Over the course of about 8 articles, I will be discussing how we test intelligent design while responding to a recent series of articles on the BioLogos website, “Evolution and the Origin of Biological Information,” by theistic Darwinian evolutionist biologist Dennis Venema. Unfortunately, in his series, Venema makes some common mistakes in defining ID, and dramatically misstates the nature of intelligent design.

Before getting into that, let me first say that I’ve had some private correspondence with Dr. Venema and I’ve found him to be nothing but cordial. This is in no way an attack on Dr. Venema personally but simply a respectful reply to his scientific critiques of intelligent design. Academic debate allows for this — in fact it encourages the respectful exchange of views.

Misunderstanding Meyer’s Argument
Venema framed his series as a response to Stephen Meyer’s arguments in Signature in the Cell, as well as those of the entire “Intelligent Design Movement,” which Venema calls the “IDM.” According to Venema: “The obvious problem for Meyer’s case is that biologists are well aware of a natural mechanism that does add functional, specified information to DNA sequences (and in some cases, creates new genes de novo): natural selection acting on genetic variation produced through random mutation.” While discussing intelligent design and the origin of new biological information, I will analyze Dr. Venema’s arguments, showing that he:

  • Misstates Stephen Meyer’s thesis as being a “denial of random mutation and natural selection” which “ignores the possibility of natural mechanisms that allow ‘information’ to accumulate in an additive fashion.” Since Meyer’s thesis pertains to the origin of information in the first life, before natural selection could have operated, Venema’s discussion of random mutation and natural selection does not respond to Meyer’s basic thesis.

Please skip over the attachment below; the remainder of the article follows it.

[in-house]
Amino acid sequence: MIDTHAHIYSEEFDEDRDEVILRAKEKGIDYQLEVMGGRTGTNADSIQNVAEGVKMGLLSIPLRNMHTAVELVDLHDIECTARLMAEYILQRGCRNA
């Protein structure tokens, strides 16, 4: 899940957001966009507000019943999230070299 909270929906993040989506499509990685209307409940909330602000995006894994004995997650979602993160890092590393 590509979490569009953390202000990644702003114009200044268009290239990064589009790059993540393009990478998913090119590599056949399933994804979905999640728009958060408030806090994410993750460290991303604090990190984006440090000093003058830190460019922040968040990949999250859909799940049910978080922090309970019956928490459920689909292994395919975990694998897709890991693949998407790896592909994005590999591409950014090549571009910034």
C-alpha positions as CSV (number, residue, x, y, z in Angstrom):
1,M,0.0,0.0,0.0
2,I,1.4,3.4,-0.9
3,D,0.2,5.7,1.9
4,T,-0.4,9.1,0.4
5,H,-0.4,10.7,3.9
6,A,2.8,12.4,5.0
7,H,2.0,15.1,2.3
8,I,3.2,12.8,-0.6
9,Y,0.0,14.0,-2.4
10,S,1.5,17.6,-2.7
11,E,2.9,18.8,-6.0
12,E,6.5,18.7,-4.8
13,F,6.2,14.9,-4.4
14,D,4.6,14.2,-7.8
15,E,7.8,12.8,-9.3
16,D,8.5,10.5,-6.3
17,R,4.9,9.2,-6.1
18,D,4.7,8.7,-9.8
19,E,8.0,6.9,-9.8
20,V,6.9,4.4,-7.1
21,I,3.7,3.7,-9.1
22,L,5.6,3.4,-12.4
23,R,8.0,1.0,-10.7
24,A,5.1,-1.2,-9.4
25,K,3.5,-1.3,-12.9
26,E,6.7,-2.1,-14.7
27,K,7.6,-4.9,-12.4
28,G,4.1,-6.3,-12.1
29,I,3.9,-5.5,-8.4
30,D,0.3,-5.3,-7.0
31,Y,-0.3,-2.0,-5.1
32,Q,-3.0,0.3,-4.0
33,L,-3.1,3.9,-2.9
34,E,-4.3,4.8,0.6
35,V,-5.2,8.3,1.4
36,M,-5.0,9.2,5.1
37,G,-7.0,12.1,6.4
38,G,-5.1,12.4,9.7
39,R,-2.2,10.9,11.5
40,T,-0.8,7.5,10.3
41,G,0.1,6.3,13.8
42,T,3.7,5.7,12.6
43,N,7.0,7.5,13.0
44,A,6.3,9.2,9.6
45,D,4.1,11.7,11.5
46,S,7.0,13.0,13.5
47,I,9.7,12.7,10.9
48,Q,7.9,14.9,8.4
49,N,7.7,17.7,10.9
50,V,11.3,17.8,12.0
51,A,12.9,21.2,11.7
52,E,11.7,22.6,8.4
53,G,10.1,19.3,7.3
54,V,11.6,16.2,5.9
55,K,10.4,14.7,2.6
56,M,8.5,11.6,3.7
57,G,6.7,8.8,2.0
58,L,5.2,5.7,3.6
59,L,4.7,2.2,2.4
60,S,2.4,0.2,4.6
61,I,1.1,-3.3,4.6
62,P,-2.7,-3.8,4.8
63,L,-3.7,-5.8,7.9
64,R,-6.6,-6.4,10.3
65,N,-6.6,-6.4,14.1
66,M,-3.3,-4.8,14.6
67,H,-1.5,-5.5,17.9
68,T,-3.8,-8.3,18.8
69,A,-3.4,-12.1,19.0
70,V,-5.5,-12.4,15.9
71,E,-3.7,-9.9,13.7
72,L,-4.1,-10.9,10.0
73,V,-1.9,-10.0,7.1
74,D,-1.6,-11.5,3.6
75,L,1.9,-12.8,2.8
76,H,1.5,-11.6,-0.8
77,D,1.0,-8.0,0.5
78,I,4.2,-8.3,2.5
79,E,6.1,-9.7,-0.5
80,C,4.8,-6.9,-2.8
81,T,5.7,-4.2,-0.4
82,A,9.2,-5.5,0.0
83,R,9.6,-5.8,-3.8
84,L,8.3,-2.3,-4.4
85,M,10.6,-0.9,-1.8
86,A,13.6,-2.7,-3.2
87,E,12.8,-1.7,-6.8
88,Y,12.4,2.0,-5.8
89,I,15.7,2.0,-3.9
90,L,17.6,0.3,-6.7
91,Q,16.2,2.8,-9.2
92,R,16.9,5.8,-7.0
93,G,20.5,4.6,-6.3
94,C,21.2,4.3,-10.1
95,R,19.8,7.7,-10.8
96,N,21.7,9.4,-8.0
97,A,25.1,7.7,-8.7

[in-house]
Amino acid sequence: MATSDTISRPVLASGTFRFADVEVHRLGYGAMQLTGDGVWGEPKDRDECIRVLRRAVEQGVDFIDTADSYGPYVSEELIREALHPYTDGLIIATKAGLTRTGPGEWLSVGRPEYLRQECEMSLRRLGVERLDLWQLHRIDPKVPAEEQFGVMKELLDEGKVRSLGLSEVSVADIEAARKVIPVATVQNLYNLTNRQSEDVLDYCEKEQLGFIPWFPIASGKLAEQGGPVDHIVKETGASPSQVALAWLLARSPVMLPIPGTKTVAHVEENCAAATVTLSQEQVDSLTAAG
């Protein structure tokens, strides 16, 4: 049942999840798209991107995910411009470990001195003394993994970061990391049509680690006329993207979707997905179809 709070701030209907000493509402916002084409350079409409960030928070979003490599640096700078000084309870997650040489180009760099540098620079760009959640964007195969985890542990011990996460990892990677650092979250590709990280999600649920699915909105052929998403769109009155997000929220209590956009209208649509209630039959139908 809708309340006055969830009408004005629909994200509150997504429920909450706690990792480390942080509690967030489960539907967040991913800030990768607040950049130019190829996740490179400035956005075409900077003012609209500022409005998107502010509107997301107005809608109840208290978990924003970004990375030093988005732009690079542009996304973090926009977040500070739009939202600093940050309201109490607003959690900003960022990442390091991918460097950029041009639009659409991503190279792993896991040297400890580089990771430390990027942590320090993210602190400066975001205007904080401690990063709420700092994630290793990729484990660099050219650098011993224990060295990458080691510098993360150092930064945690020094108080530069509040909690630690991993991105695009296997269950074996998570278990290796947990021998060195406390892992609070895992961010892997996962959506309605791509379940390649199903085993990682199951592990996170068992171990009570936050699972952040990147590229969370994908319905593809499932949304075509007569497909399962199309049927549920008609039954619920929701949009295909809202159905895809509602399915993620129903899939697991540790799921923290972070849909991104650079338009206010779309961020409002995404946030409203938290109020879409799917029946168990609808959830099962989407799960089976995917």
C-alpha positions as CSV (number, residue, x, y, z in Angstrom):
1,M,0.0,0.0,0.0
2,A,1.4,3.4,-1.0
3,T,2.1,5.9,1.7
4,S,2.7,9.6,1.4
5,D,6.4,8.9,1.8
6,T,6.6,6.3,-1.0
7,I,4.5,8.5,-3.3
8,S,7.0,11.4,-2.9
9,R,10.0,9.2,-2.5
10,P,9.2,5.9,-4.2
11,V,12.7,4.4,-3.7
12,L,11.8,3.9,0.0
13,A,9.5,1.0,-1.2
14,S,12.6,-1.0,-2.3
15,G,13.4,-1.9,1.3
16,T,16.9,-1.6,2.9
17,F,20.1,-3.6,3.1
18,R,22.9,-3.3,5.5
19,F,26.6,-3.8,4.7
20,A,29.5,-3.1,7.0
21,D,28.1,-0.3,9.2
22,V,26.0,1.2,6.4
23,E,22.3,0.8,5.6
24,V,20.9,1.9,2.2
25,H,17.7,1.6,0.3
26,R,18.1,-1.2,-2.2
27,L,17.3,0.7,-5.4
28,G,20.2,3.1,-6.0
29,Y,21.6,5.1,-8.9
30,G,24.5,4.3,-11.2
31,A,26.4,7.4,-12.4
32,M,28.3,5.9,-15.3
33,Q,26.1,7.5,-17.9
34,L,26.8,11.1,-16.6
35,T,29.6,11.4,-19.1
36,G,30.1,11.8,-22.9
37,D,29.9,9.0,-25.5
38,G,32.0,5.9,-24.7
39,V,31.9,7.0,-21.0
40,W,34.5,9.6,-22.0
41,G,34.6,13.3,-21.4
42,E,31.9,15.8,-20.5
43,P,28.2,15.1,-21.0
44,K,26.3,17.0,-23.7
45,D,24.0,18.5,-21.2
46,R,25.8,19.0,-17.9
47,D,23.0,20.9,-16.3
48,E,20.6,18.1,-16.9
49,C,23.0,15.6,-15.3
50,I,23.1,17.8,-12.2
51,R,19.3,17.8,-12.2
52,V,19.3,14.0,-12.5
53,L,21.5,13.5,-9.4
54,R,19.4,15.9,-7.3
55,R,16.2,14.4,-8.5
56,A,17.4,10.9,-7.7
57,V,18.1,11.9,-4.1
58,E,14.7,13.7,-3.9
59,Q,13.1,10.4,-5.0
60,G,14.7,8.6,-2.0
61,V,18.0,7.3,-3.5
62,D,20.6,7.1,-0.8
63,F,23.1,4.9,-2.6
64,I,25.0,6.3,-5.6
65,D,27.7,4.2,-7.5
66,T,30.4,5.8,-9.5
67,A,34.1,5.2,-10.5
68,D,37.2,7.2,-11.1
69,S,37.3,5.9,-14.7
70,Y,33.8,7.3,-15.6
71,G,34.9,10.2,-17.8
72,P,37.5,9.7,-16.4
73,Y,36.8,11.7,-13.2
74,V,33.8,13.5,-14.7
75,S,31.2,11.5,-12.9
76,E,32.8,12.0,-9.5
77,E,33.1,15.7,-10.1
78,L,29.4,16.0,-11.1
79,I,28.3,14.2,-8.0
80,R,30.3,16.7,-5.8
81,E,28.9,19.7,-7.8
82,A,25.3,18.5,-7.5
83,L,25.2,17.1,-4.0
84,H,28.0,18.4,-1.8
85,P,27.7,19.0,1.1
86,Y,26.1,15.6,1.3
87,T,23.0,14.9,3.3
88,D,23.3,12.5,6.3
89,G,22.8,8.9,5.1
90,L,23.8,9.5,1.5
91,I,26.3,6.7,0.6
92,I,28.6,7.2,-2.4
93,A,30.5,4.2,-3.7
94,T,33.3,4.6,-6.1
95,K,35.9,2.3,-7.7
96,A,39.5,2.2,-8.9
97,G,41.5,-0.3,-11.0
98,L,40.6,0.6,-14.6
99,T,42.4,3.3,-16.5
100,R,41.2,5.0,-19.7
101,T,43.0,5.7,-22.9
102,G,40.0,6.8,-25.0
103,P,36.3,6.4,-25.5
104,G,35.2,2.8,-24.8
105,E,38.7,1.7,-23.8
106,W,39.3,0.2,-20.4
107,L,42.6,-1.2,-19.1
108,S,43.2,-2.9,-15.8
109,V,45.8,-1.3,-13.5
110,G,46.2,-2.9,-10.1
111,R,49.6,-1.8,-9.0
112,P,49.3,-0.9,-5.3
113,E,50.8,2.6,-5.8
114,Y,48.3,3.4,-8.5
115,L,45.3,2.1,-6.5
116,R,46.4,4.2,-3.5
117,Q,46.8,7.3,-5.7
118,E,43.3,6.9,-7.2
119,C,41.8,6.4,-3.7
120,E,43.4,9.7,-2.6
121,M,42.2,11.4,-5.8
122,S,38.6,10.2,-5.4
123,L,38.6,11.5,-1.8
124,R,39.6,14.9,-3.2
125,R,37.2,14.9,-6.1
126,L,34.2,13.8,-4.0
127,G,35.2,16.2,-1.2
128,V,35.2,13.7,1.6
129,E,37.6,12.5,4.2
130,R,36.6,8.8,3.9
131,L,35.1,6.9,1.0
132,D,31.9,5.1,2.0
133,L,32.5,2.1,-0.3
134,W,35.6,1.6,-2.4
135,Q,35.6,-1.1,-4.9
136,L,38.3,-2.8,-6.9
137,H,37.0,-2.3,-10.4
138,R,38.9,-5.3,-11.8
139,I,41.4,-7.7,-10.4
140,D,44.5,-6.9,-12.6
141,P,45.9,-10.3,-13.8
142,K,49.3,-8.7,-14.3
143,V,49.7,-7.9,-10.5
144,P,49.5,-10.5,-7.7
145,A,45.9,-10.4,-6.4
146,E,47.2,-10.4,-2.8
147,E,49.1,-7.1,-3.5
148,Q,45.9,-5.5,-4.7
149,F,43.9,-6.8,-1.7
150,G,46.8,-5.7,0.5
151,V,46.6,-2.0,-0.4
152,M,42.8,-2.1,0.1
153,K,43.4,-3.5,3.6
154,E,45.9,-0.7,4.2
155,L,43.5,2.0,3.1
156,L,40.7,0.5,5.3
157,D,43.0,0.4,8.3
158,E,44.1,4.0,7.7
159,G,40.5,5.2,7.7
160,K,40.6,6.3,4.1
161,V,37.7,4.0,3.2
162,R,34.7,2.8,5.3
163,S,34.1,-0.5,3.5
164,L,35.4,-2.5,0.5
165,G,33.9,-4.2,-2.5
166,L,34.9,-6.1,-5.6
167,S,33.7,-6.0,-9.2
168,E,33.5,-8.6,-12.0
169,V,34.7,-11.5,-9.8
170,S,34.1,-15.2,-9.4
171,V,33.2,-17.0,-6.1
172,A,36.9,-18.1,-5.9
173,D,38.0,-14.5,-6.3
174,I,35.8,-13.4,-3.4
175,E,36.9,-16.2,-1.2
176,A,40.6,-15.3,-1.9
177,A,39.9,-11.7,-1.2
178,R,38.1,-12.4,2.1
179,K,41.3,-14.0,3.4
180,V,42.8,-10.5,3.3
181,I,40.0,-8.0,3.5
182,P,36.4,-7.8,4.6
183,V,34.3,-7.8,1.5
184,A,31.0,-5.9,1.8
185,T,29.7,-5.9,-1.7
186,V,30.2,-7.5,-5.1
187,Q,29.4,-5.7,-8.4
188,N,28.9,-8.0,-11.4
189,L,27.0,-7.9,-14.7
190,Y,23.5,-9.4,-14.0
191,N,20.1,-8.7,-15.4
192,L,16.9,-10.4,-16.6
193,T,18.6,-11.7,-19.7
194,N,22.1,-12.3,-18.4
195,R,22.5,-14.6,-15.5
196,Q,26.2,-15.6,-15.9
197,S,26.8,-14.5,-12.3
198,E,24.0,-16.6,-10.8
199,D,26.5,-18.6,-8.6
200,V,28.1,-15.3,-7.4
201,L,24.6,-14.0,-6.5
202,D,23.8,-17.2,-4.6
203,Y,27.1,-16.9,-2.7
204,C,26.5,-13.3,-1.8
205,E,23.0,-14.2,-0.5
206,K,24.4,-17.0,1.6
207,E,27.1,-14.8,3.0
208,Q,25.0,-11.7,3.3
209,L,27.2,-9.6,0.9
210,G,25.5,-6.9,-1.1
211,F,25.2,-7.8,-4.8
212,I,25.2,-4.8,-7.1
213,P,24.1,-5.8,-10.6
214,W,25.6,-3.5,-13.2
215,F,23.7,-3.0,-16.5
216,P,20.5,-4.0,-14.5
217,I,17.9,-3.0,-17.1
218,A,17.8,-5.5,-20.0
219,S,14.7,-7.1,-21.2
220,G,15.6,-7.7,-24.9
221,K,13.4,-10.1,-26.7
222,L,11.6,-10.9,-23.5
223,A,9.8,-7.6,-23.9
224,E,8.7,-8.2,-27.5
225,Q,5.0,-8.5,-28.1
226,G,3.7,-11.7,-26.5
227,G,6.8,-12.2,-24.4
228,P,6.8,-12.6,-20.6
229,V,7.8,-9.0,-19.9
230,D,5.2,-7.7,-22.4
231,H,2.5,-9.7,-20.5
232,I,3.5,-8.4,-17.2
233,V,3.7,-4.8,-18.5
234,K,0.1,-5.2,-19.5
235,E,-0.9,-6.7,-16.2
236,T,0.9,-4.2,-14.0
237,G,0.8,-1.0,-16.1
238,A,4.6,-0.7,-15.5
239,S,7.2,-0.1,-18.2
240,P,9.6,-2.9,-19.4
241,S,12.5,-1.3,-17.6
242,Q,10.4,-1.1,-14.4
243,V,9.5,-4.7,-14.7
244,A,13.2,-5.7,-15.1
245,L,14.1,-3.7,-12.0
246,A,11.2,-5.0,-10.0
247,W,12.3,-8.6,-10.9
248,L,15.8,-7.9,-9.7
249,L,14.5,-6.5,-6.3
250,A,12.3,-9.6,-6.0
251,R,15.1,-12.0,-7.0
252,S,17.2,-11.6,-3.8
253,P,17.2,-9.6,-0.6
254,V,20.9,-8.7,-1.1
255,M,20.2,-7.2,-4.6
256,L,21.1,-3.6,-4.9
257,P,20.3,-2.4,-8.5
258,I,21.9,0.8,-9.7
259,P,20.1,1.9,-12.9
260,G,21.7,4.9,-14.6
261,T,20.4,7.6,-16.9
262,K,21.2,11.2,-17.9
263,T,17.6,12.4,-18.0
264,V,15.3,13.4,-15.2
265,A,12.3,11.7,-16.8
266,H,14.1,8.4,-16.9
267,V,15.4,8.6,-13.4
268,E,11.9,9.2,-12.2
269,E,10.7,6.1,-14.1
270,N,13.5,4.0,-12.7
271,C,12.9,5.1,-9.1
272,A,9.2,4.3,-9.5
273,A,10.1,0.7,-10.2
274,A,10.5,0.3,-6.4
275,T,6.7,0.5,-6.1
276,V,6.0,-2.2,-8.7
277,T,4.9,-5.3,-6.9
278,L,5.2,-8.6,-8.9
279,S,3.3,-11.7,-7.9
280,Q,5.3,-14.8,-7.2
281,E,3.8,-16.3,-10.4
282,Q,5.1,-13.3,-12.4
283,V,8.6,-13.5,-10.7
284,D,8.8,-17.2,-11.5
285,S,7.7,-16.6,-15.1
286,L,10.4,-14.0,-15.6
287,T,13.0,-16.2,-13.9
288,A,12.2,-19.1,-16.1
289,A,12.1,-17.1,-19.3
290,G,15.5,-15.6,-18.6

• Misstates ID’s scientific arguments, implying ID denies natural selection can do anything, and then sets up a straw man test of ID which effectively says that if natural selection can do anything, then ID is falsified.
  • Misunderstands ID as a purely negative argument against evolution where he mistakenly believes “The main ID view is that some features of life are too complex to be the result of evolution, thus indicating that they were ‘designed.'”
  • Misunderstands ID’s theological implications, setting up a false dichotomy by wrongly implying that ID denies God can use material “natural” processes.
  • Offers two long-rebutted empirical examples which purportedly back his claim that natural selection can produce high levels of complex and specified information (CSI). In both cases, ID proponents have extensively discussed and rebutted these specific examples for years. Though Venema does not mention these rebuttals, ID proponents have observed the examples Venema raises likely entail “loss of function” changes, and do not show an increase in complex and specified information. To be more specific:
  • Venema’s first example of how natural selection can allegedly increase biological information cites Richard Lenski’s Long Term Evolution Experiments (“LTEE”) with E. coli. According to Venema, “One of the defining features of E. Coli is that it is unable to use citrate as a food source,” but after a series of mutations in the LTEE, “bacteria that use citrate dominate the population.” Venema claims these experiments show “Complex, specified information can indeed arise through natural mechanisms.” But Venema fails to recognize that ID’s leading biochemist, Michael Behe, has published an extensive critique regarding this experiment, including lengthy commentary in a peer-reviewed paper Behe published in Quarterly Review of Biology (QRB) in 2010, as well as critiques in 2008 when the citrate claims were first published. As Behe explains in both rebuttals, normal E. coli have the machinery to uptake and metabolize citrate, and thus Venema’s unqualified claims that they evolved the ability to “use citrate as a food source” are overstated. Moreover, in his QRB article, Behe points out that the ability of E. coli to uptake citrate under oxic conditions in the LTEE was not a new finding, and likely resulted from loss-of-function mutations that did not increase CSI. Oddly, Venema focuses on attacking Stephen Meyer’s arguments which are not even rebutted by the findings of the LTEE, making no mention of Behe’s extensive responses or these important qualifications to his claims about this experiment.